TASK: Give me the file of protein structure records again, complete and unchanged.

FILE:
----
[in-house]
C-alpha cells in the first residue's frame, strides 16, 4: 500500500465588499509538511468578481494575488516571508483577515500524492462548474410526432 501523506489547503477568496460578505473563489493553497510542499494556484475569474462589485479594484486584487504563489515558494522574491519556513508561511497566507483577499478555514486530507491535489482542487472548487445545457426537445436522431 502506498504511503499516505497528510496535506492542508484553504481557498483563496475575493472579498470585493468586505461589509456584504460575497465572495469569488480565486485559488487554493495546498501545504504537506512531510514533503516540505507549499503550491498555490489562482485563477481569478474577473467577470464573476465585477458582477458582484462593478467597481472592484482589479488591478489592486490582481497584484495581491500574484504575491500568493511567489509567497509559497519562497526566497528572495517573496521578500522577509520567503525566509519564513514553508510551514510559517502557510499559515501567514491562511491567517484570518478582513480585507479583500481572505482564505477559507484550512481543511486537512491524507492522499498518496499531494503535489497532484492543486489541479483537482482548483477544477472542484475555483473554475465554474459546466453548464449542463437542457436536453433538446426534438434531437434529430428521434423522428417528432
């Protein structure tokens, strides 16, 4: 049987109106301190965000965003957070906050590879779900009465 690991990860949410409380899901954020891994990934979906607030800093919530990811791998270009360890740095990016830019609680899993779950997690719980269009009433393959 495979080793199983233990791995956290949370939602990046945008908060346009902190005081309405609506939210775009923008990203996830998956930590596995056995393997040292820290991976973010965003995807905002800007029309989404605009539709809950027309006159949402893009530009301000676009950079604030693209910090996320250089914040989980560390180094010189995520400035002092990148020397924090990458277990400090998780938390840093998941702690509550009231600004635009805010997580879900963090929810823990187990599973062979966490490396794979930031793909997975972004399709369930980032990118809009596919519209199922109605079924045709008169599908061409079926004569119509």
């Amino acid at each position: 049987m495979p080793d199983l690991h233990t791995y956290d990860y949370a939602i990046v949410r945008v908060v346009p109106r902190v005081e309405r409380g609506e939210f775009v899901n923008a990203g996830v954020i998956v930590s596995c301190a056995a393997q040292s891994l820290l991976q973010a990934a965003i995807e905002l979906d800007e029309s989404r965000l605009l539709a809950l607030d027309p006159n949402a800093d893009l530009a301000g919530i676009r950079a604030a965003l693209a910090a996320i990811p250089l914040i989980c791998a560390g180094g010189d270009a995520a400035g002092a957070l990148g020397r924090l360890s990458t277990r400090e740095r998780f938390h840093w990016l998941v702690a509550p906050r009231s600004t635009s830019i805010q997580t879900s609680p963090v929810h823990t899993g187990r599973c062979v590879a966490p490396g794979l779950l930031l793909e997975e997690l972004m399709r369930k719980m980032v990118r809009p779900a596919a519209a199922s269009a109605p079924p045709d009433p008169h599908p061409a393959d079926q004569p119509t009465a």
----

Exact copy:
[in-house]
C-alpha cells in the first residue's frame, strides 16, 4: 500500500465588499509538511468578481494575488516571508483577515500524492462548474410526432 501523506489547503477568496460578505473563489493553497510542499494556484475569474462589485479594484486584487504563489515558494522574491519556513508561511497566507483577499478555514486530507491535489482542487472548487445545457426537445436522431 502506498504511503499516505497528510496535506492542508484553504481557498483563496475575493472579498470585493468586505461589509456584504460575497465572495469569488480565486485559488487554493495546498501545504504537506512531510514533503516540505507549499503550491498555490489562482485563477481569478474577473467577470464573476465585477458582477458582484462593478467597481472592484482589479488591478489592486490582481497584484495581491500574484504575491500568493511567489509567497509559497519562497526566497528572495517573496521578500522577509520567503525566509519564513514553508510551514510559517502557510499559515501567514491562511491567517484570518478582513480585507479583500481572505482564505477559507484550512481543511486537512491524507492522499498518496499531494503535489497532484492543486489541479483537482482548483477544477472542484475555483473554475465554474459546466453548464449542463437542457436536453433538446426534438434531437434529430428521434423522428417528432
């Protein structure tokens, strides 16, 4: 049987109106301190965000965003957070906050590879779900009465 690991990860949410409380899901954020891994990934979906607030800093919530990811791998270009360890740095990016830019609680899993779950997690719980269009009433393959 495979080793199983233990791995956290949370939602990046945008908060346009902190005081309405609506939210775009923008990203996830998956930590596995056995393997040292820290991976973010965003995807905002800007029309989404605009539709809950027309006159949402893009530009301000676009950079604030693209910090996320250089914040989980560390180094010189995520400035002092990148020397924090990458277990400090998780938390840093998941702690509550009231600004635009805010997580879900963090929810823990187990599973062979966490490396794979930031793909997975972004399709369930980032990118809009596919519209199922109605079924045709008169599908061409079926004569119509």
């Amino acid at each position: 049987m495979p080793d199983l690991h233990t791995y956290d990860y949370a939602i990046v949410r945008v908060v346009p109106r902190v005081e309405r409380g609506e939210f775009v899901n923008a990203g996830v954020i998956v930590s596995c301190a056995a393997q040292s891994l820290l991976q973010a990934a965003i995807e905002l979906d800007e029309s989404r965000l605009l539709a809950l607030d027309p006159n949402a800093d893009l530009a301000g919530i676009r950079a604030a965003l693209a910090a996320i990811p250089l914040i989980c791998a560390g180094g010189d270009a995520a400035g002092a957070l990148g020397r924090l360890s990458t277990r400090e740095r998780f938390h840093w990016l998941v702690a509550p906050r009231s600004t635009s830019i805010q997580t879900s609680p963090v929810h823990t899993g187990r599973c062979v590879a966490p490396g794979l779950l930031l793909e997975e997690l972004m399709r369930k719980m980032v990118r809009p779900a596919a519209a199922s269009a109605p079924p045709d009433p008169h599908p061409a393959d079926q004569p119509t009465a």